’When Apple was nearly bankrupt’

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17th May, 2023

OK, so Apple is the greatest company God ever created

Apple is now at the top of the world’s tech business. Hailed as the first American company to reach USD 3 trillion market cap, which it briefly achieved on January 3, 2022.

It has arguably changed the world many times in the past 20 odd years, with its iMac, iPod, iPhone and iPad, etc etc.

So it’s strange to recall Apple, when it was on the brink of bankruptcy.

That was in 1997, when the rest of the tech industry was on a never-before high.

Apple, on the other hand, had annual losses of over $1 billion. Apple co-founder and former chief executive officer (CEO) Steve Jobs said it himself in at least one interview in 1997 that Apple was 90 days away from going broke and its entire workforce going jobless.

Its board members were trying to sell the company, but there were simply no takers.

Instead, a spate of cruel jokes were going around, like: “Why is Apple changing its URL from Apple.com to Apple.org? Because it’s a non-profit organization”.

At that point in time, a group of Silicon Valley thought leaders were asked to make recommendations on ‘How to save Apple?’

Their proposals, made in all earnestness back then, make ironic reading today. Like:

• Get out of the hardware business and compete directly with Microsoft

• Sell yourself to IBM or Motorola

• Merge with Sony, which now wants to move up into the computer business

• Merge with Sega and become a computer game company

• Relocate the company to Bangalore and reposition it as ‘the cheap computer’

• Partner with Oracle, and combine its famous technology with your user interface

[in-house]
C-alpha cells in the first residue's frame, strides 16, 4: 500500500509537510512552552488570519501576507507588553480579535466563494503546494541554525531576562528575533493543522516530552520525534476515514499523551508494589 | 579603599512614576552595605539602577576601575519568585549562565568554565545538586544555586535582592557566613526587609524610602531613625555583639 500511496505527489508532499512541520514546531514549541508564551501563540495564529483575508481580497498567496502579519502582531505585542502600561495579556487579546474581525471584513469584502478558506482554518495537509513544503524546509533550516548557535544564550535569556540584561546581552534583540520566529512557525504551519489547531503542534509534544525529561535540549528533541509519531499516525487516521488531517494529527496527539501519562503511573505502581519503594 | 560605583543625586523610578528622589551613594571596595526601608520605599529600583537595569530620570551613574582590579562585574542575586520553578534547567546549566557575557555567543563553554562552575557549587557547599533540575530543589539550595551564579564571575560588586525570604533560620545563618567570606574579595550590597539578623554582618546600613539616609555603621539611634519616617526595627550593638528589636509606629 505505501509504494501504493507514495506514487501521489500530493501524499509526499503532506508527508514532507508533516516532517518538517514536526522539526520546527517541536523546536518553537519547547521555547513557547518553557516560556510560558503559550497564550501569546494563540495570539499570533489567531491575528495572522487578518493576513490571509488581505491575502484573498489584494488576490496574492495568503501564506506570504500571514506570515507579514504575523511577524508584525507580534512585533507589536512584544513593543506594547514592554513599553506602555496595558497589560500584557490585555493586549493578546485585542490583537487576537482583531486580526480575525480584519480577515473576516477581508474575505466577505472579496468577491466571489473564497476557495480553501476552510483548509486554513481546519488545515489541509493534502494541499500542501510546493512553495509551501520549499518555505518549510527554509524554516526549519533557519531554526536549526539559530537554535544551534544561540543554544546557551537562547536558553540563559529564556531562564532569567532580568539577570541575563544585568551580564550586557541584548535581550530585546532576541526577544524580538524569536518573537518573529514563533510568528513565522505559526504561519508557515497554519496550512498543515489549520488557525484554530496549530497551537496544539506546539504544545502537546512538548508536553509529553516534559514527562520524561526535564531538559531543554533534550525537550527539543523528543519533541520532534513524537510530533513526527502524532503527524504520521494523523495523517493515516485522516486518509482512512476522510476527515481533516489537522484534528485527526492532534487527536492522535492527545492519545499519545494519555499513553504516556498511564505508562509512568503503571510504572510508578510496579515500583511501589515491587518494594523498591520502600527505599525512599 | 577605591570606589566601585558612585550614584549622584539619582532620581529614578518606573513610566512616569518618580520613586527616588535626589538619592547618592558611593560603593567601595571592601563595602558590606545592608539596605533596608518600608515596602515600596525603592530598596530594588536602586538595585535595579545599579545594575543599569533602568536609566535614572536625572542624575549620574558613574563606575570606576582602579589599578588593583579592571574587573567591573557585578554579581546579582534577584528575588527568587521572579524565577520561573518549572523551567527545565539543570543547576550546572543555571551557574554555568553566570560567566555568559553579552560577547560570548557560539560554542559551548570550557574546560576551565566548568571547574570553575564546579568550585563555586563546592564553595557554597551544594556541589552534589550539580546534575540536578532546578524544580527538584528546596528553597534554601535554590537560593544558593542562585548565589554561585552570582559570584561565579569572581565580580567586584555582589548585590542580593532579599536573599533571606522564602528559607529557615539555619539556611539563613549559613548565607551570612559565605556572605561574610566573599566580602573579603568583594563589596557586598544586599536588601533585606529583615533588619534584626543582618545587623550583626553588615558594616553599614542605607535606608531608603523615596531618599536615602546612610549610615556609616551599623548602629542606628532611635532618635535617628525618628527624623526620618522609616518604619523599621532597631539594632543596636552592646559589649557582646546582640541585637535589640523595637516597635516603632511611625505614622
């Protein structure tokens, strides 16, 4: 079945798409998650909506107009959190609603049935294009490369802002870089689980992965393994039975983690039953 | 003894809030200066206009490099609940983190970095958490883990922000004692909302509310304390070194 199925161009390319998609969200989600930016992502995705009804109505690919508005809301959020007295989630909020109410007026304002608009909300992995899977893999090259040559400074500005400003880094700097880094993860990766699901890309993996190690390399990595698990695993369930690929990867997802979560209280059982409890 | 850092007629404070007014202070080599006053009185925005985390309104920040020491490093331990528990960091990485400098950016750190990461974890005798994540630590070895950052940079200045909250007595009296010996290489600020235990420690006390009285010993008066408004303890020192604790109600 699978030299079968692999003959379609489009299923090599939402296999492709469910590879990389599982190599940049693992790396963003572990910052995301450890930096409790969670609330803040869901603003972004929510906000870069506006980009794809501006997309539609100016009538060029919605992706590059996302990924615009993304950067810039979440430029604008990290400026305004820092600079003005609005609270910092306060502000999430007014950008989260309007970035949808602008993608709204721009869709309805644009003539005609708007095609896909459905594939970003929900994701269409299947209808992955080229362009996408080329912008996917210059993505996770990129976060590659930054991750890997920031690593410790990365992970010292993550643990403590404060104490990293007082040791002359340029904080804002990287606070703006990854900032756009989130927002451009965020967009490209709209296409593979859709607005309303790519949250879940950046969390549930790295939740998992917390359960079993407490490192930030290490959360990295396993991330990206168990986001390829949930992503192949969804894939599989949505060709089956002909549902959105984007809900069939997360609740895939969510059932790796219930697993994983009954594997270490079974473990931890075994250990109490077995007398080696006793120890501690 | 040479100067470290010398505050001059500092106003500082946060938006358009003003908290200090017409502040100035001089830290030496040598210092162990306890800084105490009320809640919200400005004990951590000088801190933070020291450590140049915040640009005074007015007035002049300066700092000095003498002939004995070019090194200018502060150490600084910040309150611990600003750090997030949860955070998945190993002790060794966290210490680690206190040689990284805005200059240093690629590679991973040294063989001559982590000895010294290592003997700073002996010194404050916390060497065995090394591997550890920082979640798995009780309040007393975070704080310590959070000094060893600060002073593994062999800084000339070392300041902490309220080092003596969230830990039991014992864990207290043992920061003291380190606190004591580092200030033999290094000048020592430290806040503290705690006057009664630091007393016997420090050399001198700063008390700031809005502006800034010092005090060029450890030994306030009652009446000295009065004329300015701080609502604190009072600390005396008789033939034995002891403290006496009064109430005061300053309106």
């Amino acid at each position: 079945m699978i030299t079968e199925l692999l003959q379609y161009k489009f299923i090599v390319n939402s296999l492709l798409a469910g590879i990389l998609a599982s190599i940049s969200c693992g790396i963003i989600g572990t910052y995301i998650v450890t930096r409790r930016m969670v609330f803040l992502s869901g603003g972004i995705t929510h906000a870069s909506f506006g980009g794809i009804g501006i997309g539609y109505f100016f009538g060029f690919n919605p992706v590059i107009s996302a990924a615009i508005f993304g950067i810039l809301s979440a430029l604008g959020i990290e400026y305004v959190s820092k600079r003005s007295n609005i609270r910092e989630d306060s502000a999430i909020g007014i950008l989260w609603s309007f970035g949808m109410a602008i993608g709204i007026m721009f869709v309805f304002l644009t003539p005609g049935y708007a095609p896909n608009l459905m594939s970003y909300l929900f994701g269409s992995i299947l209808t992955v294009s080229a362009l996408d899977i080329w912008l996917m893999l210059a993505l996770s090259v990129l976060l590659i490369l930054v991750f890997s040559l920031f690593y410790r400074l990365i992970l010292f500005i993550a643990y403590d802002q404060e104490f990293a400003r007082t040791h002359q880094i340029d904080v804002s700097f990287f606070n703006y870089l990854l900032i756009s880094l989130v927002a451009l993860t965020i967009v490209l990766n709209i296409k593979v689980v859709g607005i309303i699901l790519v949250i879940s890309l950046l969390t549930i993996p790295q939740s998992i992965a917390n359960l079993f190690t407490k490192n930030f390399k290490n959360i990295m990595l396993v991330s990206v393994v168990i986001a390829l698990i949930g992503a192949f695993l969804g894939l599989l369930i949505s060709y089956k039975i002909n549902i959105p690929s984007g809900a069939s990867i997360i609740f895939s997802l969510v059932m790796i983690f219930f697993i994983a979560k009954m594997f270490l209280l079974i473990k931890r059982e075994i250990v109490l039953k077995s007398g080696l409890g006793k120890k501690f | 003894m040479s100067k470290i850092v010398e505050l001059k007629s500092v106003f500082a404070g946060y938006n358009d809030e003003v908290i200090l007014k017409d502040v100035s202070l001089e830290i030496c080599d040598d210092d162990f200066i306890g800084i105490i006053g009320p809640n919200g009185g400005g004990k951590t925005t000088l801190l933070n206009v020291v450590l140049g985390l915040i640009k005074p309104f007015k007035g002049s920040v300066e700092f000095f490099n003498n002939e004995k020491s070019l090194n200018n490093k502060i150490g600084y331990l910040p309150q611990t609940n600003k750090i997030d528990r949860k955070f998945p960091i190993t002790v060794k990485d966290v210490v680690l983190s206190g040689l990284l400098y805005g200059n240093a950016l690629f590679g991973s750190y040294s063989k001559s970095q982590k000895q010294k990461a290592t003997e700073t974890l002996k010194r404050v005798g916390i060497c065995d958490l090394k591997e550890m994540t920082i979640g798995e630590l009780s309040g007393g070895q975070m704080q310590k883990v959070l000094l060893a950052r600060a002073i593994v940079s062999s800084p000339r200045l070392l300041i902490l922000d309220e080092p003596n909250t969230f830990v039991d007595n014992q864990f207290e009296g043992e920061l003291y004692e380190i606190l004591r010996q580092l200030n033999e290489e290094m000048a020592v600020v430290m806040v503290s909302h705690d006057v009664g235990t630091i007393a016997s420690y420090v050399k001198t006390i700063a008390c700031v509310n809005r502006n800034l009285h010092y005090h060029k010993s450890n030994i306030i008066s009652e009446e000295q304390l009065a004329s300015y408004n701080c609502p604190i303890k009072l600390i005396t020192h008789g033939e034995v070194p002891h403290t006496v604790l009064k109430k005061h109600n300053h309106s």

Other suggestions also reflected the hopelessness of Apple’s position, as generally perceived at the time. Like: 

• Rename the company ‘Papaya’ and focus on the South Pacific market

• Rename the company ‘Snapple’ and con Quaker Oats into buying you

• Get Ben & Jerry’s to name an ice-cream flavour after you, like ‘Apple silicon chip cookie’

• Pay Scott Adams $10 million to have Dilbert fall in love with an Apple repair-lady.

But the most interesting were the recommendations that sound strange today, but which is what Apple ended up doing (albeit laterally, rather than literally). Like:

• Licence out the Apple name and technology to appliance manufacturers and design user interfaces for every possible device — from washing machines to telephones. (Hmm. Isn’t that what Apple has, in effect, done, by transforming itself from a computer company into a consumer electronics company?)

• Re-launch your famous Mac Plus as a hip retro machine. (Isn’t that what, in effect the revolutionary iMac was?)

• Don’t lose your visibility: rent space in computer stores and flood it with Apple products. (Isn’t that what Apple has, in effect, done, by launching its own Apple Stores — scoffed at by everyone at first?)

• Hire a design group like Porsche /Philippe Starck / Giorgetto Giugiaro to design a really sexy-looking machine. (Isn’t that exactly what Apple did, except that Jonathan Ive did it in-house?)

• Work with a company like Casio or HP, who really understand power management, unlike you. (Isn’t that what Apple has, in effect, done, but by becoming a leader in power management itself?)

• Start wooing independent software vendors. (Isn’t that what Apple has, in effect, done, by creating platforms that developers find really, really attractive?)

• Create a new Special Projects Group led by some really passionate designer, like Steve Jobs, to create the next insanely great technology. (Isn’t that exactly what Apple did, except that they turned the entire company into one great big ‘Special Projects Group’?)

Since then, thanks to its strategy of marrying technology, design and intuitiveness, Apple has insinuated itself into the fabric of our lives, transforming business, as well as culture, like nothing we’ve ever known before.

From near bankruptcy decades back, Apple has proved its resilience and innovative sense, even in the midst of a pandemic economy. Apple learned long ago that the best technology out there did not necessarily become the most profitable.

And, in the process, it has increased its shareholders’ wealth approximately 750 times translating to a close to 40% CAGR in shareholder wealth over the last 20 odd years.

The question going forward is: Can Apple continue to innovate? That only time will tell.

However, the Excellent lessons to learn from the Apple experience are, Stick to your task, follow your dream, believe in yourself, Don’t worry about what the people say, have conviction in your ideas & the what may seem impossible also becomes possible.

Don’t be bothered by failure,  consider it as another step in the success journey, learn from the Apple experience & stay blessed forever.